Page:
After nearly two years living in Israel, I have formed a pretty solid opinion regarding the educational system here, and unfortunately, my perspective does not represent the most optimistic of understandings.
First and foremost, the country does not have the time, effort, nor budget to expend on education. From elementary school through university, Israel’s educational system encounters numerous problems and obstacles, including constant teachers’ strikes (two, month-long strikes in the past two years), lack of sufficient funding, overloaded classrooms and more.I work at a non-profit organization called the Peres Center for Peace, largely comprised of intelligent, dedicated people between the ages of 27 and 32. We are a small, tight-knit family, and the majority of my coworkers are simultaneously working and studying.
Because of the nature of Israeli society in terms of the army, most people work while they are studying. By the time they are ready to begin their first degree, they are already a bit older, living on their own, dealing with bills and “real life” expenses.
Accordingly, they are deprived of the privilege that certain Americans are afforded — the freedom to immerse themselves entirely in academia.
When I was in college, I lived in the dorms, joined a sorority, engaged in extracurricular activities and had a plethora of interesting courses to choose from, both pertaining to my degree and others that I could take just for fun. I had a rich educational, intellectual, emotional and social experience, during which I expanded my faculties, tested my abilities, discovered my passions and truly grew as an individual.
Israelis, unfortunately, would not say the same about their “college” experience (at least not my friends with whom I spoke on this subject). For the majority, university is largely for vocational purposes — they study the field in which they intend to work, and most begin to work while obtaining the degree.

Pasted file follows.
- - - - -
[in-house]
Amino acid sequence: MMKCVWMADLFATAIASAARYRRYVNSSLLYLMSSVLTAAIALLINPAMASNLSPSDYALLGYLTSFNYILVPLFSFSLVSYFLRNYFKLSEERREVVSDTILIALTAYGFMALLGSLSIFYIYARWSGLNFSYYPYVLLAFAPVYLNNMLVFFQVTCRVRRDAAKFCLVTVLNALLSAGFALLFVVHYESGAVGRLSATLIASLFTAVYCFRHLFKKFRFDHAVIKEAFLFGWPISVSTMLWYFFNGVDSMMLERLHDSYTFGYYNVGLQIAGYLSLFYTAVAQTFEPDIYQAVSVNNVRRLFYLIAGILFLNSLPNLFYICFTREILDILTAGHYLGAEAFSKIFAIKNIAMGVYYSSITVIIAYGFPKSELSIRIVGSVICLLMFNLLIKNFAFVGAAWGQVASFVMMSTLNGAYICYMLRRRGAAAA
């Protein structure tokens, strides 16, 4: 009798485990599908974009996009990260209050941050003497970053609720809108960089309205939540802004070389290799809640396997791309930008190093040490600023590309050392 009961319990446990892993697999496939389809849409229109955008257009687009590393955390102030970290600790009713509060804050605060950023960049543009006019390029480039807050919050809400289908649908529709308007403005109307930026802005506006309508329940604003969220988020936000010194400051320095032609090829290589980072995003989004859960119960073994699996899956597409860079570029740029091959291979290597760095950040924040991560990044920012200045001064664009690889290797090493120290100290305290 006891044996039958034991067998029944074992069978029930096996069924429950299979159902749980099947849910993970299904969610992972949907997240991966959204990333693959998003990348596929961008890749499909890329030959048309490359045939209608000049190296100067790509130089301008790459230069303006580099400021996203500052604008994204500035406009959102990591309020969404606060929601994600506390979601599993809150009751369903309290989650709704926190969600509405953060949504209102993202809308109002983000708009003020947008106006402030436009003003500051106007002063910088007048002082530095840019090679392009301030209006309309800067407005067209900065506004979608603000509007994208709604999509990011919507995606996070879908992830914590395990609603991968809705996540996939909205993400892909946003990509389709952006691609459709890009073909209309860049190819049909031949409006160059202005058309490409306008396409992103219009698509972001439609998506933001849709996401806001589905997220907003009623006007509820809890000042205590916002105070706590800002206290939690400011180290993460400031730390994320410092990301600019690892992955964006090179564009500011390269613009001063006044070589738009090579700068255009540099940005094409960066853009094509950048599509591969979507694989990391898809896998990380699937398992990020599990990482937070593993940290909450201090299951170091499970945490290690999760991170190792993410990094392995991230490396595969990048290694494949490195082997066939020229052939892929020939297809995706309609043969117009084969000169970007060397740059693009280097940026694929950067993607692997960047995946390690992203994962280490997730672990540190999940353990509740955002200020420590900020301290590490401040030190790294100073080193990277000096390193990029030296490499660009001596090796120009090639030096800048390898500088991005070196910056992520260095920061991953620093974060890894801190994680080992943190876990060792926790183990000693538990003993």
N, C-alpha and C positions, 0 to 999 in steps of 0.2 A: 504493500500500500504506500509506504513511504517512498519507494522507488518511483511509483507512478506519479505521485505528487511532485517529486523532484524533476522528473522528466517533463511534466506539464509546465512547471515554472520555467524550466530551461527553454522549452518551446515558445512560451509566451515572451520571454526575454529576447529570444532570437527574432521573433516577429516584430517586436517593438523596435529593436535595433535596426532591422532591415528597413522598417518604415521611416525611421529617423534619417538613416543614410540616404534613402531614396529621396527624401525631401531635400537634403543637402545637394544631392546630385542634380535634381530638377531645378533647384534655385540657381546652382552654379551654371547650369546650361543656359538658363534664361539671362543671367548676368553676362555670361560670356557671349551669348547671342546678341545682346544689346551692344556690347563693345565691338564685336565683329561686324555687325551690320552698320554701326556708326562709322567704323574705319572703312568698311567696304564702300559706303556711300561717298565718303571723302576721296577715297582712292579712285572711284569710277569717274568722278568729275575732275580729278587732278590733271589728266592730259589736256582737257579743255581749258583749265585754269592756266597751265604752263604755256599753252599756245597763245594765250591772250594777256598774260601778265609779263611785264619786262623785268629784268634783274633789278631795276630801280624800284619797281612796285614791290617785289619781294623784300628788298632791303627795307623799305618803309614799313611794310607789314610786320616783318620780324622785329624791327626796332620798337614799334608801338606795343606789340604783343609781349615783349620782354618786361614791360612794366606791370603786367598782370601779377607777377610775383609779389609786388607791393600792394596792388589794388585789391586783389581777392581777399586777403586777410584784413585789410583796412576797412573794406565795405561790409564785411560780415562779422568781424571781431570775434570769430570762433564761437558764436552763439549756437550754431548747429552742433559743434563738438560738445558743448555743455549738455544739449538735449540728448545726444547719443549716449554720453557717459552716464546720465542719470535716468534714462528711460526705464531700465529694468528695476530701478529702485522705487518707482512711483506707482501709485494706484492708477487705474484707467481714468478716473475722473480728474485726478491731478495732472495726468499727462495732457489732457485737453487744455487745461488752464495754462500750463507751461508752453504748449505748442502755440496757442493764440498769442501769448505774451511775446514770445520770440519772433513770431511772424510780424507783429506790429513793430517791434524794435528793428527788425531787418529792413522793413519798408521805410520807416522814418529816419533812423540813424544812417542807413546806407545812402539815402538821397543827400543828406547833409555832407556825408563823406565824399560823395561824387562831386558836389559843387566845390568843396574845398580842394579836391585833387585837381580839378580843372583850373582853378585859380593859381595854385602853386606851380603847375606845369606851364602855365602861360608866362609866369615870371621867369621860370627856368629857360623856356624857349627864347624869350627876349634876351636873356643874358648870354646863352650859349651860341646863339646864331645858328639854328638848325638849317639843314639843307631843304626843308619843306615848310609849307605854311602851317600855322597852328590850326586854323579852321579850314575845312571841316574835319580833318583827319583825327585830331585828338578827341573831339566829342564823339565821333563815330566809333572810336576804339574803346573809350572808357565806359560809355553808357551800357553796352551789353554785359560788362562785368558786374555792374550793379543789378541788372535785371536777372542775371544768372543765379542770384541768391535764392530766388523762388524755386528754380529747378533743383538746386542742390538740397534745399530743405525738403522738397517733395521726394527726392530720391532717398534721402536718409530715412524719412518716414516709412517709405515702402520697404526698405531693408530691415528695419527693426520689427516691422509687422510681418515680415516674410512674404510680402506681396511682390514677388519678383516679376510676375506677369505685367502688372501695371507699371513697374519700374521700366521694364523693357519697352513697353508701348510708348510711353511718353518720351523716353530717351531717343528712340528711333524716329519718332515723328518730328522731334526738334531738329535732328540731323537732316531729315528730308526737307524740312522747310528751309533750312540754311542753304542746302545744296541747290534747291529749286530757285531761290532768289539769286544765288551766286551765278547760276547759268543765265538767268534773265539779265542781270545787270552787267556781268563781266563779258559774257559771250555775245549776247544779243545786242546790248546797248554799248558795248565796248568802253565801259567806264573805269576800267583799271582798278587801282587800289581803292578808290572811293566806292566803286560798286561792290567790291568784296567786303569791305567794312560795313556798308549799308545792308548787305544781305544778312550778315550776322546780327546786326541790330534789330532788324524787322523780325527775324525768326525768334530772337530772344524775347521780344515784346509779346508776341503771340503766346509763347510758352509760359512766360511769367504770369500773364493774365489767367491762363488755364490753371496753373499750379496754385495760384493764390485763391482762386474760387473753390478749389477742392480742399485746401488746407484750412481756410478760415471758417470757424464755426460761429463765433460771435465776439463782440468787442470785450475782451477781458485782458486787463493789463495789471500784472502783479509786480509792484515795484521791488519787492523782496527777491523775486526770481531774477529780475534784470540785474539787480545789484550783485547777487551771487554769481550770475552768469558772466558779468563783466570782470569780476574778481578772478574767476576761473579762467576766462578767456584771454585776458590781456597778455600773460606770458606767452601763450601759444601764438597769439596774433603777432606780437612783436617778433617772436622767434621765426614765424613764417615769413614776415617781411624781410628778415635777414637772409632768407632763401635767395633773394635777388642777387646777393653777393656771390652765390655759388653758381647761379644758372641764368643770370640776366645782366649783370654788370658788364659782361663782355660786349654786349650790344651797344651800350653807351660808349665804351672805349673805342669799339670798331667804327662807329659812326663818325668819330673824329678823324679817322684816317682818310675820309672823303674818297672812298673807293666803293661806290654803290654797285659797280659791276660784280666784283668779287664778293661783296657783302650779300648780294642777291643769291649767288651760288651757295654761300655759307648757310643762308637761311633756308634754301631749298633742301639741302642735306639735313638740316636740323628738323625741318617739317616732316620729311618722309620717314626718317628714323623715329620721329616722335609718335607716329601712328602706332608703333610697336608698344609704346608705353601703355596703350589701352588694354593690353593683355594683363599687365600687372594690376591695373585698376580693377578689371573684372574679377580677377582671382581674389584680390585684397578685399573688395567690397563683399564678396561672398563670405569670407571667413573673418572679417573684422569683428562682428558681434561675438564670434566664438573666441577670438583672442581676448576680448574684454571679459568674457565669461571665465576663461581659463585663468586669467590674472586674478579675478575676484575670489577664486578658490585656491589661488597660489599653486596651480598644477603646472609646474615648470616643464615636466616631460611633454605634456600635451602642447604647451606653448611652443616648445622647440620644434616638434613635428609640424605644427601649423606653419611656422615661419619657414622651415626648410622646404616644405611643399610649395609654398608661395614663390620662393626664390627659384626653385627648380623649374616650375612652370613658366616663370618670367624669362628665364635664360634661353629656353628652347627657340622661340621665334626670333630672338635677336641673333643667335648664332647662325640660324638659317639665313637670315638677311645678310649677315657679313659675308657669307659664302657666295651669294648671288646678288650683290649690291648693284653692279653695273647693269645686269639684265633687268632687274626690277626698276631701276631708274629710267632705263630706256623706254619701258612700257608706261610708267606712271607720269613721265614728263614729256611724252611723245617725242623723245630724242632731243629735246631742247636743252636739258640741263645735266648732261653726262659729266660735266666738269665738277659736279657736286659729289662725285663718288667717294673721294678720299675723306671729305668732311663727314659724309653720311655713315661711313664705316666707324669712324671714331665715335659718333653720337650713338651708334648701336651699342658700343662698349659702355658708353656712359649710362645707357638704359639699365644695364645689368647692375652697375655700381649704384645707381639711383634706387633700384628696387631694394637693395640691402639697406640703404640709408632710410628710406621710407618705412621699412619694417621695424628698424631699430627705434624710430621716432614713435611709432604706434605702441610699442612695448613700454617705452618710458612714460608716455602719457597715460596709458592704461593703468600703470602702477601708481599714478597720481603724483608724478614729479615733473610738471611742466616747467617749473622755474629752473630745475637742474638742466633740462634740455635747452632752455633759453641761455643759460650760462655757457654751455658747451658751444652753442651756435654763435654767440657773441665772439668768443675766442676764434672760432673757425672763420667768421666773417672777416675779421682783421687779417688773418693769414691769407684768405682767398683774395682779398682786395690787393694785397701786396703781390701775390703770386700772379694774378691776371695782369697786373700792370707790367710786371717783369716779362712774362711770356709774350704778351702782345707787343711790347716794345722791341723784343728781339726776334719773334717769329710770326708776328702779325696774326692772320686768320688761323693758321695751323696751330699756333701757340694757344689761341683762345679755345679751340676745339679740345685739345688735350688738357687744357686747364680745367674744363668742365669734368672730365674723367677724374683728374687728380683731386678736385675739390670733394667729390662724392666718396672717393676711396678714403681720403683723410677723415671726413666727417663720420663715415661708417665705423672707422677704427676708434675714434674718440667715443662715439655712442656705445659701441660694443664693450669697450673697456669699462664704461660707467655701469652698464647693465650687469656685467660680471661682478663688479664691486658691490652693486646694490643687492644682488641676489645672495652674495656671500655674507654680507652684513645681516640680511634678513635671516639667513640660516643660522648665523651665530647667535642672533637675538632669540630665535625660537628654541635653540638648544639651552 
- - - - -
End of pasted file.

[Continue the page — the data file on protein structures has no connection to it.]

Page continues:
For example, my friends at the Peres Center are studying for their first or second degrees in Middle Eastern studies, political science, or international diplomacy.
The advantage is that their studies are complemented by their work, and vice versa — they are able to learn about and apply elements of their field of studies, in parallel.
That said, I believe that both elements of their lives — work and school — suffer from such a scenario. They are forced to run out of the office early, miss meetings, come in late or take days off altogether.
Likewise, in school, they are deprived of the opportunity to fully immerse themselves in their studies, and instead, seem to view their classes and assignments as added stress, stolen weekend free-time and an obligation to “get through.”
All of my friends from work were elated and relieved when they completed a semester of classes or their degrees in general, while I fell into a deep, reality television-nursed depression when I graduated from college.
The paradox of this reality (I will try to open your Shabbat on a more optimistic note), is that Israel produces geniuses.
From high-tech and medicine to engineering and science (yes, they seem to be largely left-brained), Israel boasts a population of extremely intelligent men and women who have significantly contributed to numerous fields. The issues Israel faces in education merely serve to make such accomplishments even more impressive.
I only hope that one day Israelis will have the privilege to fully and completely immerse themselves in the world of academia — sans conflict, strikes and professional commitments.
After years of serving their country, I think they deserve to serve themselves.